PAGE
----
Another aspect of the aesthetic is the makeup and special effects that go into creating the Grimm personas. “We have worked long and hard to try to get a look to the show for the makeup and the special effects that is expressing something that’s inside the character you’re seeing,” Greenwalt said. “You know, there’s not just somebody in a mask but that you’re seeing the sorrow, the rage ...”
“The emotions manifest themselves in kind of physical characteristics,” Kouf added. “So you see the child molester, what we think is a child molester [but] is actually a big bad wolf, and we see that morph out as they become emotionally aroused. So that’s how our main character, the Grimm, can see these characters beneath the humans.”
Greenwalt added that this device highlights the idea “that these creatures live among us, but also that these feelings live inside all of us. The best way to express that is when the 'creatures' look like the actors playing them. Not just like some fierce person in a mask.”
The interplay between real human motivations and fairy-tale dynamics will be multi-layered and travel both ways, the writers suggested. The second episode will revolve around a family of mystical creatures living normal human lives, until the children “want to go back to the old-fashioned ways and, in fact, to an old-fashioned hunt,” Greenwalt said. This mirrors the process some immigrant families experience, with the parents doing everything they can to assimilate while the children or grandchildren express an interest in their heritage; it also speaks to decisions about how to raise kids in such a situation, and the process of coming of age. “There all kinds of interesting themes,which are exaggerated, because, of course, these kids want to hunt something to the death,” Greenwalt said.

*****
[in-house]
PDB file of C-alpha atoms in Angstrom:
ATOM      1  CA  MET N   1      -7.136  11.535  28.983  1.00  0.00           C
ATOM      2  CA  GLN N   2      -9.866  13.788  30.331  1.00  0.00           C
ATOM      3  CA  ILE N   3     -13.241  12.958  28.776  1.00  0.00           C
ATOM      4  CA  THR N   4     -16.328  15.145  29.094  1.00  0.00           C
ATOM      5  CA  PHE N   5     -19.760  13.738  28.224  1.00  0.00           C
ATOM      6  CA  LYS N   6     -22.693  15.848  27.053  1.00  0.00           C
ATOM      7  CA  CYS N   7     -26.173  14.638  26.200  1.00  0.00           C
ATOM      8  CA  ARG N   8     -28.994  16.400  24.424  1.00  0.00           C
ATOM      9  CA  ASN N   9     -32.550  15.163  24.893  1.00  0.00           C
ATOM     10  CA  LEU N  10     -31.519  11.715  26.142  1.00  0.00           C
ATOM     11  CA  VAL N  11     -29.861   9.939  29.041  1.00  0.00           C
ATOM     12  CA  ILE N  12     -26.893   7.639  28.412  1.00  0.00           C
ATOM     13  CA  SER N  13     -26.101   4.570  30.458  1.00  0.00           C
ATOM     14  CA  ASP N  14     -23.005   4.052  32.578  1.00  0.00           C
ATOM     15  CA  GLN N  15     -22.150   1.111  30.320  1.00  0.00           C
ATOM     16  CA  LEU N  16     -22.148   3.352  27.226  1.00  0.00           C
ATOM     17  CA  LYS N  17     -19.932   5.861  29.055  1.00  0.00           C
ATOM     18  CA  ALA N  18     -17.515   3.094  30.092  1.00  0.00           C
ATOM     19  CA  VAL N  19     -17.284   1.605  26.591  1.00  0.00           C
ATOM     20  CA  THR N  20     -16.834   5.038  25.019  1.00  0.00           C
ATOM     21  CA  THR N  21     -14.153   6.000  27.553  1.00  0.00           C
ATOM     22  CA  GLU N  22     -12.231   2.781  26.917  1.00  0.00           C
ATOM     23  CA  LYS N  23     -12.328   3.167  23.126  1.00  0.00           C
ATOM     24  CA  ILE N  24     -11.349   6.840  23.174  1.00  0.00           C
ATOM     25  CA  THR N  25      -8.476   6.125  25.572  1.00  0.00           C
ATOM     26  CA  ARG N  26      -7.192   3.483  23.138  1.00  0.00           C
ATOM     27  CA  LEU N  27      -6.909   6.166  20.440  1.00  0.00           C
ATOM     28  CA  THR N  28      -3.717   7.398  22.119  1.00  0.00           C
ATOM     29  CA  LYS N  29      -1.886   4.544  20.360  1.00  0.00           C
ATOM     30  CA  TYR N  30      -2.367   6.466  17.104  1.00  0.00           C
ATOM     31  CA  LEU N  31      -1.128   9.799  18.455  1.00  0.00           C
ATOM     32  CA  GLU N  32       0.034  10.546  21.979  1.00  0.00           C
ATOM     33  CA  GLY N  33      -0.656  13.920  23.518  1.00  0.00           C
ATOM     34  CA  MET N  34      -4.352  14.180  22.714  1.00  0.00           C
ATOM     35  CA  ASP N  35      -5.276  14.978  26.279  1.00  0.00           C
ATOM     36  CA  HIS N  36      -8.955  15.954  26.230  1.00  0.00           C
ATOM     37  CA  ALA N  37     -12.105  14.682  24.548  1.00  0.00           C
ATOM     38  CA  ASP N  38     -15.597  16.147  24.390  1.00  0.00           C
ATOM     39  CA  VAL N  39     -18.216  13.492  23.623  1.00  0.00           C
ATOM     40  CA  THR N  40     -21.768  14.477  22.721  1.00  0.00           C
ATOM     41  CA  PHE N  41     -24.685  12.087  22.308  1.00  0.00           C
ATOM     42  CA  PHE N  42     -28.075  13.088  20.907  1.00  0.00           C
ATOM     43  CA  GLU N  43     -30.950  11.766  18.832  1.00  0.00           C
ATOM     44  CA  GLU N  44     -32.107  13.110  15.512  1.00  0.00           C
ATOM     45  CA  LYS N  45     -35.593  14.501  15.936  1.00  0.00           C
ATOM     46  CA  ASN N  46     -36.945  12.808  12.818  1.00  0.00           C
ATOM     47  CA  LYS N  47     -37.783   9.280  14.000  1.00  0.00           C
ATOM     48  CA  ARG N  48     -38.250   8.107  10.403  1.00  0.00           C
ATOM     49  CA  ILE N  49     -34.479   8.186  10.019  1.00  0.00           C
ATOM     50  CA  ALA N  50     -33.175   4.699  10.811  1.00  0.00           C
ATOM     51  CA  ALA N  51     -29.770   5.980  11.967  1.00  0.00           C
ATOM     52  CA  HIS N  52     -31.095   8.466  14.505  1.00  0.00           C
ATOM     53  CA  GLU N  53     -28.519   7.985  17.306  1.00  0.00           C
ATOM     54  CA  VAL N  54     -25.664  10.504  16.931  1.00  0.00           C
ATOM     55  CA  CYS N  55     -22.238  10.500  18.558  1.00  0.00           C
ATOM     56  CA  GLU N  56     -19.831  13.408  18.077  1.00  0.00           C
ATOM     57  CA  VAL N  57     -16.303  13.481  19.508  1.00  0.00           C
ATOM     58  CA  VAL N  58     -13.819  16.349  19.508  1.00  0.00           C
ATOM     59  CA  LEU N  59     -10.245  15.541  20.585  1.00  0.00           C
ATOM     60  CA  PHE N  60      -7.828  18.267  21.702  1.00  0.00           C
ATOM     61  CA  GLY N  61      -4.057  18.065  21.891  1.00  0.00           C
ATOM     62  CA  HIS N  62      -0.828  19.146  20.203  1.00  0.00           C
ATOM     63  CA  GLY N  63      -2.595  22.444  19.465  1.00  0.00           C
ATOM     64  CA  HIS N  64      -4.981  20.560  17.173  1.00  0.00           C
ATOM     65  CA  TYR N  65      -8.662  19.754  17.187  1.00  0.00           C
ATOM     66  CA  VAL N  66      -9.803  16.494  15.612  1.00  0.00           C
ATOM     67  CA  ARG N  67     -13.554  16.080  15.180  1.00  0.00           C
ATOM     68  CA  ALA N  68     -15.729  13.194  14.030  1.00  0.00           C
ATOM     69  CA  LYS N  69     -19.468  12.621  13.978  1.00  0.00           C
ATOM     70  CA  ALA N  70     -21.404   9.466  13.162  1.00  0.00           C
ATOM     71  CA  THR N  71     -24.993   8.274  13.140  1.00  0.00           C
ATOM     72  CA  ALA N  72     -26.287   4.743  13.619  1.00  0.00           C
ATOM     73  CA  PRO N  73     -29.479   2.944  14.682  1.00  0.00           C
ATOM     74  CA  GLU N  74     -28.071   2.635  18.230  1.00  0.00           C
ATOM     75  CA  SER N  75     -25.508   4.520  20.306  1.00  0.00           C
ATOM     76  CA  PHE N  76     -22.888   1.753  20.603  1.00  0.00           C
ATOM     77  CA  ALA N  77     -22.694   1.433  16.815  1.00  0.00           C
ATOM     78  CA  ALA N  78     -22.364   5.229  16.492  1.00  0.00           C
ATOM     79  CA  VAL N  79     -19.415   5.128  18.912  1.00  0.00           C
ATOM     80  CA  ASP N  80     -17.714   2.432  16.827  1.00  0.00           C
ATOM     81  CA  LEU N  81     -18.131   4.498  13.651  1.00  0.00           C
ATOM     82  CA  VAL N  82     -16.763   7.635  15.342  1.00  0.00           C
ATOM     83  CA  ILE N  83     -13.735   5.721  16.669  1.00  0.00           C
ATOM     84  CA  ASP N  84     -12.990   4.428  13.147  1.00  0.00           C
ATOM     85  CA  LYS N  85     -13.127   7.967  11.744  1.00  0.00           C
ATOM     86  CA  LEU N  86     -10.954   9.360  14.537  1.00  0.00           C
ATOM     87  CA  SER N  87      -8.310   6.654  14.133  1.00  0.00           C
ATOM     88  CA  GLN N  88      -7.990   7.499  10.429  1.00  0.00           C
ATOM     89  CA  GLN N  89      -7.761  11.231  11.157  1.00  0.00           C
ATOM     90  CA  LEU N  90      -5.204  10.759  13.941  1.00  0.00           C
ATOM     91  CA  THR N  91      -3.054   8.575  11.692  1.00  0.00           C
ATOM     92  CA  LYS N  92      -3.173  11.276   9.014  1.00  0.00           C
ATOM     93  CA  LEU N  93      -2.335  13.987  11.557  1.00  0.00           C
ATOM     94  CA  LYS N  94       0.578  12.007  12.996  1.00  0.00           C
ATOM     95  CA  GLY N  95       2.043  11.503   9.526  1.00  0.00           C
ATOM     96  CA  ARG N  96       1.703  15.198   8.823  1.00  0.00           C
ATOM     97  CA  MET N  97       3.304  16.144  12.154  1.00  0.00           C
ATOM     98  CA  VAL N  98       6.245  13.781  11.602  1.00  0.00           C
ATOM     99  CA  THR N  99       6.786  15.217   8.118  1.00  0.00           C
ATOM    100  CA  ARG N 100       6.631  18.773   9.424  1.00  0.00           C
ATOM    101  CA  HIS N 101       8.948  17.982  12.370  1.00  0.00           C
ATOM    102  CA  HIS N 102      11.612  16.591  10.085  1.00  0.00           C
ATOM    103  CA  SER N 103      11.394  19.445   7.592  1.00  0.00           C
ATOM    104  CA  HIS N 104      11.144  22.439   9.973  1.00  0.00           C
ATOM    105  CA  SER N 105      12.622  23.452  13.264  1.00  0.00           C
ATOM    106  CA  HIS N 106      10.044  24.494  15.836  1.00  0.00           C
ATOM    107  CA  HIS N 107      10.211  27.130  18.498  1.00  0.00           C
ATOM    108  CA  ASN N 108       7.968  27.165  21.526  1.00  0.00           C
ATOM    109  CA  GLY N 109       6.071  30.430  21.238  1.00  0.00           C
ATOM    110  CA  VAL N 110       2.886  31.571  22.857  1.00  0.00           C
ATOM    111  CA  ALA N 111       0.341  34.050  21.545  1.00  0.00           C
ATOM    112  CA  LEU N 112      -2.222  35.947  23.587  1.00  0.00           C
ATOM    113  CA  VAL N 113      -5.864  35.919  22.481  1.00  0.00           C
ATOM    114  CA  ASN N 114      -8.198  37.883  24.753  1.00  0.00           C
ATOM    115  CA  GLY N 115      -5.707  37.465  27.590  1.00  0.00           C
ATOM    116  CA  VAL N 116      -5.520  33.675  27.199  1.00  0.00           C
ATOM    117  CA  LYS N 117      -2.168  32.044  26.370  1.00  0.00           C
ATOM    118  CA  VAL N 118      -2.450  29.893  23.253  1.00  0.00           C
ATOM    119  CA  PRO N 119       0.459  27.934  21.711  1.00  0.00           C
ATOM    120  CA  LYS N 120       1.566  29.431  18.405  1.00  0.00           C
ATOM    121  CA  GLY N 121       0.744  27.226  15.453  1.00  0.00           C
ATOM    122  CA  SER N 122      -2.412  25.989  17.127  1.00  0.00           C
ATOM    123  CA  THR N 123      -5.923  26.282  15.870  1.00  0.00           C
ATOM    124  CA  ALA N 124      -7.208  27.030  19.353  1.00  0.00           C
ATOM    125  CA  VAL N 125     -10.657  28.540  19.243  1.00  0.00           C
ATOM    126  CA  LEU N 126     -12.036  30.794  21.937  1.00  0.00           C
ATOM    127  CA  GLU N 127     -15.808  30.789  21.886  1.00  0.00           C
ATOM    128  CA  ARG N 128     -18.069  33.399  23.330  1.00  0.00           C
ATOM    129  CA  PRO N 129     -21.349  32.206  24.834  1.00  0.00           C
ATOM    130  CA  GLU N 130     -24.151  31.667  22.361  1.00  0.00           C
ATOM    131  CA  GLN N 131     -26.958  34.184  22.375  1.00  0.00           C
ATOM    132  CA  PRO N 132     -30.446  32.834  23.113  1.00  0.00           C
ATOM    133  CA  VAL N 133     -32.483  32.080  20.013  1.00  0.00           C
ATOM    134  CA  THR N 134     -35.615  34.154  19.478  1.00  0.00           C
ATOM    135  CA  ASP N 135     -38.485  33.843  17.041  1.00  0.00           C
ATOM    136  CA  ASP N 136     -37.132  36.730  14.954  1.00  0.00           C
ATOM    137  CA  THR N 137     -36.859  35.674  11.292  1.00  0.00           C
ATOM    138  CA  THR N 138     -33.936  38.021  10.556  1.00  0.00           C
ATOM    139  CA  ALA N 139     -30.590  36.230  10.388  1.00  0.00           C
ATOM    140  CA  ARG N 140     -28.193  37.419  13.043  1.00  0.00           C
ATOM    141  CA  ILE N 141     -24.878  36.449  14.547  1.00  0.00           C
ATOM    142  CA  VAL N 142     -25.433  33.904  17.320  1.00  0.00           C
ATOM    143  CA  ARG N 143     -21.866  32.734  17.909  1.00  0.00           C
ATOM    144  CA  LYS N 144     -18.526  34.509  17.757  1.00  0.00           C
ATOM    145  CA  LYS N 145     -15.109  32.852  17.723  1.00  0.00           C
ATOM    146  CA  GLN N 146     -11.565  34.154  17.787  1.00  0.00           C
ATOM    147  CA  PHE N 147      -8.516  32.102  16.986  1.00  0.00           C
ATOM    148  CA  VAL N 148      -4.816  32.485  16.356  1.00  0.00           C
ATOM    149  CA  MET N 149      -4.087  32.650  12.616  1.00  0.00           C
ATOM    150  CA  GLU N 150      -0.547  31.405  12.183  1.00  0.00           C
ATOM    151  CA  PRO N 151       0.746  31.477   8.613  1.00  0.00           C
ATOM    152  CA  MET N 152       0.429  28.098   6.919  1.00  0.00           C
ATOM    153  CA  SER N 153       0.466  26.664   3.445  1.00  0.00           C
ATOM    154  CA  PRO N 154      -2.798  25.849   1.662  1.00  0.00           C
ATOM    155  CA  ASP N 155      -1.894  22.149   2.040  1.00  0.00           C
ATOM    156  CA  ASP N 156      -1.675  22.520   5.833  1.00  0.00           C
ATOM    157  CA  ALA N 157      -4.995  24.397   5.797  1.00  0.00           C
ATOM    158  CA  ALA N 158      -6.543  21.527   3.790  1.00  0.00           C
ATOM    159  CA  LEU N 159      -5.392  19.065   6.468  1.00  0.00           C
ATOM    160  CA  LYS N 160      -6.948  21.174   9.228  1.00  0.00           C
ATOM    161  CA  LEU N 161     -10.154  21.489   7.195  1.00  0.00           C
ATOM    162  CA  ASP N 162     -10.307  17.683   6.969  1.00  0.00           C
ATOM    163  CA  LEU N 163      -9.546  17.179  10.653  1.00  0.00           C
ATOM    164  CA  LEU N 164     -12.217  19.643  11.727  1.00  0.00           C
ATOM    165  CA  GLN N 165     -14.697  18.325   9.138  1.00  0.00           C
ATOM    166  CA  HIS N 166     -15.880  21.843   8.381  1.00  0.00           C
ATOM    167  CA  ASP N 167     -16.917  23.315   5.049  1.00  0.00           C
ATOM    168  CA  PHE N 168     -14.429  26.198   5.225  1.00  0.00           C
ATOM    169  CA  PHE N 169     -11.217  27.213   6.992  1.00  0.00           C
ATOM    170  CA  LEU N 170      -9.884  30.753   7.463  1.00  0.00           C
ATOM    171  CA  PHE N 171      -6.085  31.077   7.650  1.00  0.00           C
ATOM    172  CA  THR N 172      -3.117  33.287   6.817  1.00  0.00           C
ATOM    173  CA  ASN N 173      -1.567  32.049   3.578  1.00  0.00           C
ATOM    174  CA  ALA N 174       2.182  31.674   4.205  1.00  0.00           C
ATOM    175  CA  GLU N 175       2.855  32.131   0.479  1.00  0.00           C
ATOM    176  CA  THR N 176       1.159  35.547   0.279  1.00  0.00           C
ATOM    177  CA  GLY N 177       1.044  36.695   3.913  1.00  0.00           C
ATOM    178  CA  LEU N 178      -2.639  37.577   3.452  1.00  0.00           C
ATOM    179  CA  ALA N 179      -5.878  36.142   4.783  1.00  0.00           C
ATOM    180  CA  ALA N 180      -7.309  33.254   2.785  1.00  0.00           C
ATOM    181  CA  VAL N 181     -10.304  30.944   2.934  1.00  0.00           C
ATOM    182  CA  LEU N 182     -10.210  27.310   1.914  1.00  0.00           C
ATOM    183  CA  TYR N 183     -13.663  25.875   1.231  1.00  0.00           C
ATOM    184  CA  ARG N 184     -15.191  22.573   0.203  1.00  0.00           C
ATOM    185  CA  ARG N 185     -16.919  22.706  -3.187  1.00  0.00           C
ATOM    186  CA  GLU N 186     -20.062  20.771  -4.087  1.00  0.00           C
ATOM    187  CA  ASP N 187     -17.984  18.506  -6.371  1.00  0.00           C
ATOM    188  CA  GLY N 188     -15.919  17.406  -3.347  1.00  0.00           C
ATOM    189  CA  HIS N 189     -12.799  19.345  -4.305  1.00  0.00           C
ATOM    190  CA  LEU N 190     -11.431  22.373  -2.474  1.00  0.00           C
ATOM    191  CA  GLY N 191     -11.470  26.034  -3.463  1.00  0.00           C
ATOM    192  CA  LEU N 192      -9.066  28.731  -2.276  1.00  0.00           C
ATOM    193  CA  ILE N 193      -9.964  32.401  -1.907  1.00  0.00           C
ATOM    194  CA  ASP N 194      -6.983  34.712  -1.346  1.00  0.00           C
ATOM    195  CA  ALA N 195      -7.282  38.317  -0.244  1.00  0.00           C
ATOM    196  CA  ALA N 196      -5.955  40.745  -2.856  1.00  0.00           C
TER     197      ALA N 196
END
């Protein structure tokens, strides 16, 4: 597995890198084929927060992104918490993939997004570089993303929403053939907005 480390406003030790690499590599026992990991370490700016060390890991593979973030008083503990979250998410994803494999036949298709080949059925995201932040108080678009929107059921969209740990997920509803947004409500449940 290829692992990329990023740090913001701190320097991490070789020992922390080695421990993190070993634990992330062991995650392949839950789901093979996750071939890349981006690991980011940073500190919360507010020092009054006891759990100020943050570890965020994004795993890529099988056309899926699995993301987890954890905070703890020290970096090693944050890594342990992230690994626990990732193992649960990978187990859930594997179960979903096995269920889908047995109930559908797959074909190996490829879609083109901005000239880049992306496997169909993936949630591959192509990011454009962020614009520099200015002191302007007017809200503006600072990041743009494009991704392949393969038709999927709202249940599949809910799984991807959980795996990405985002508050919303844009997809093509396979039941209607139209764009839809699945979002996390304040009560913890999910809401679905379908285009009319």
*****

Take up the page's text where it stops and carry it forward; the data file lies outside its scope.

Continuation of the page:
Kouf suggested that a difference between Grimm and other fairy-tale reinventions is that, in this series, a character like the Big Bad Wolf isn't simply one immortal being — “there's many of them.” “They're actually real people with real problems,” he said, noting that, from the characters' point of view, “what they're doing doesn't seem that bad.” However, some struggle against their natures to reform. "Our one Big Bad Wolf running character regular in the show is a vegetarian," Greenwalt said. "And he does Pilates and he goes to church. And he’s trying to fight his grimmer impulses.”